Building common knowledge: negotiating new pedagogies in Higher Education in South Africa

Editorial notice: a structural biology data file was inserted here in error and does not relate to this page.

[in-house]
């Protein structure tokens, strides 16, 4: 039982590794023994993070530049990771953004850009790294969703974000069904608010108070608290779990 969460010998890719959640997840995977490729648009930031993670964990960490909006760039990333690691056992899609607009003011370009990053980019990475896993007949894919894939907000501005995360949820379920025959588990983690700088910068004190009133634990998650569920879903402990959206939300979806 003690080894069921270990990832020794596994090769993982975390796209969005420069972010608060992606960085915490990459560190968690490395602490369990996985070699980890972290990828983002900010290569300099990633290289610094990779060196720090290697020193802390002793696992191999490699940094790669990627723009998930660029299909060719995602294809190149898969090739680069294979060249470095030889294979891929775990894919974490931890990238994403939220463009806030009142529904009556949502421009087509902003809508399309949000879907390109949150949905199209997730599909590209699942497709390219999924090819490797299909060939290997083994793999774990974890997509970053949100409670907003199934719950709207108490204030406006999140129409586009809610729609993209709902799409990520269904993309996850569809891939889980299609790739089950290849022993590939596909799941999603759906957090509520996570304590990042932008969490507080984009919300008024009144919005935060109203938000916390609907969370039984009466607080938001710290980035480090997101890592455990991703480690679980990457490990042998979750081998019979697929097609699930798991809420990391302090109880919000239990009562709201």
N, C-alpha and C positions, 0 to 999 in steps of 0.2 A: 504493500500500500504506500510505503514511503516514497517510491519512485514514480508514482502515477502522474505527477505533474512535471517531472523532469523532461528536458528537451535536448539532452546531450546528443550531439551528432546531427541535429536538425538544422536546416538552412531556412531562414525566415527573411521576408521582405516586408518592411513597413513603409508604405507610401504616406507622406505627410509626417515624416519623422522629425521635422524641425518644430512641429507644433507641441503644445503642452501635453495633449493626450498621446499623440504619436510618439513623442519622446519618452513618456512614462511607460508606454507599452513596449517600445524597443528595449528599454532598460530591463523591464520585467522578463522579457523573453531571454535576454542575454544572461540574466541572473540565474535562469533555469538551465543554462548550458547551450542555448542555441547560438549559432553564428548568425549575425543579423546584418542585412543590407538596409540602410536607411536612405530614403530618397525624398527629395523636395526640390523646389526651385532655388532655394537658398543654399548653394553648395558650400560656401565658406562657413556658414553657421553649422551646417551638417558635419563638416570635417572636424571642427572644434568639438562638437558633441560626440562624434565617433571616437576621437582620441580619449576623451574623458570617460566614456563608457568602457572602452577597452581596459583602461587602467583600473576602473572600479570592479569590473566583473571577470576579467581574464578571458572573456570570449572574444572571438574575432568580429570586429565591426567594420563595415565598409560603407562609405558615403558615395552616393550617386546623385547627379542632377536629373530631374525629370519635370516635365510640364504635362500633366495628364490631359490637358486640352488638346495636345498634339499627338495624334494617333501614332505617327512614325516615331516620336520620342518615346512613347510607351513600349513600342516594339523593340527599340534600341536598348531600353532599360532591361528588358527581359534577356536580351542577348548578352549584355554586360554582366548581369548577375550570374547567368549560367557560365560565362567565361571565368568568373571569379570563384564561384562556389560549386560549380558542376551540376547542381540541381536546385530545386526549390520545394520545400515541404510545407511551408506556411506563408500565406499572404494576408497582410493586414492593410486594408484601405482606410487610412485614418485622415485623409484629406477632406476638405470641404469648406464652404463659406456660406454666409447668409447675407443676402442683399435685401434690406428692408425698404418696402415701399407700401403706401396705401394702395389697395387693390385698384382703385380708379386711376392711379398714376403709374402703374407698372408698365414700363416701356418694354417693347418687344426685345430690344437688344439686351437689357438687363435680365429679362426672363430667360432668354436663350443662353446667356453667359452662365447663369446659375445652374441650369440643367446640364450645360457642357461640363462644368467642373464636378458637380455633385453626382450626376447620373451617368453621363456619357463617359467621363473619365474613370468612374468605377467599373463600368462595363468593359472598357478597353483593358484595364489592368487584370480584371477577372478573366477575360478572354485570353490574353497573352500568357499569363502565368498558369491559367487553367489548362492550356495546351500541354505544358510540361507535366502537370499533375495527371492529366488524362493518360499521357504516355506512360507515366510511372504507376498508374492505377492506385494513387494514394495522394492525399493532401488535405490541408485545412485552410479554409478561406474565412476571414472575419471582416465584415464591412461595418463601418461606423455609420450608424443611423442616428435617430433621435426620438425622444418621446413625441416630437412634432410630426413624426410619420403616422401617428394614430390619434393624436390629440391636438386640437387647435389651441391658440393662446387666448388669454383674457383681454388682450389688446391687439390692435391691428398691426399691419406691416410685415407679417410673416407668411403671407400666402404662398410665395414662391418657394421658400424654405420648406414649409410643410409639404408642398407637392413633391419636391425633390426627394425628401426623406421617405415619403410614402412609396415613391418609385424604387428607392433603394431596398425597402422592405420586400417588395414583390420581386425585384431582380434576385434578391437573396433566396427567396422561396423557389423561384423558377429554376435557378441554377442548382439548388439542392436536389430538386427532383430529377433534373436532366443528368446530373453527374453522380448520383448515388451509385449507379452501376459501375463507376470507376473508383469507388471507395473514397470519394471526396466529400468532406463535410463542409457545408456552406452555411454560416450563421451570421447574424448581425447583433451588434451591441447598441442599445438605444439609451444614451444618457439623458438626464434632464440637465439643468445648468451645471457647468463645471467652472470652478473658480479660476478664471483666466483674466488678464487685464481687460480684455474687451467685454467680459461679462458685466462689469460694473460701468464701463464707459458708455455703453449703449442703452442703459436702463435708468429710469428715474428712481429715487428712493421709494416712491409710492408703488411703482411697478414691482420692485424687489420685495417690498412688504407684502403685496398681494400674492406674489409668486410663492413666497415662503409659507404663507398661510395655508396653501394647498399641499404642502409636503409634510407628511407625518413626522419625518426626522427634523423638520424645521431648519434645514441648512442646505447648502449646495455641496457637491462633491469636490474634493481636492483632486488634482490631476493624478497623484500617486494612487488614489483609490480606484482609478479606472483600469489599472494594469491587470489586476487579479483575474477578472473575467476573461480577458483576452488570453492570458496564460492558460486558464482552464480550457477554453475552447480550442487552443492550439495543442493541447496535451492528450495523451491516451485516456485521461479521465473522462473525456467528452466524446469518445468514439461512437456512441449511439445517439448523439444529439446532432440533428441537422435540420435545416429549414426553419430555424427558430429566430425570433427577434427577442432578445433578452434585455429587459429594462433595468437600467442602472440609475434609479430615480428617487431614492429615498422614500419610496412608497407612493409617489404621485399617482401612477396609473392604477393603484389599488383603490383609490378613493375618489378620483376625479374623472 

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Discussions in this chapter are located within an action research-based study which aims at supporting the integration of enhanced pedagogies in one university in South Africa. The study recognises that even full-time funded students in Higher Education face economic pressures which mean that student employment alongside full-time study is approaching the norm. It also recognises that this situation has implications for the pedagogies that are used by university departments, whether students are preparing directly for the professions or undertaking more open-ended courses. In this chapter we focus on how one university initiative to create more responsive pedagogies has been negotiated into the practices of three departments in one university with a strong history of engaging first generation university students who are poor. In particular, we draw on the idea of common knowledge to explain how new understandings of pedagogy are negotiated into the practices by the core team and are then deployed institutionally. We identify and discuss the political nature of organisational innovation and the building of common knowledge, through discussing an illustrative ‘moment’ from the research project and the participatory research approach that we adopt. The chapter brings together analytic resources of cultural-historical theory, a participatory research approach and, in particular, ideas of relational expertise, common knowledge and relational agency.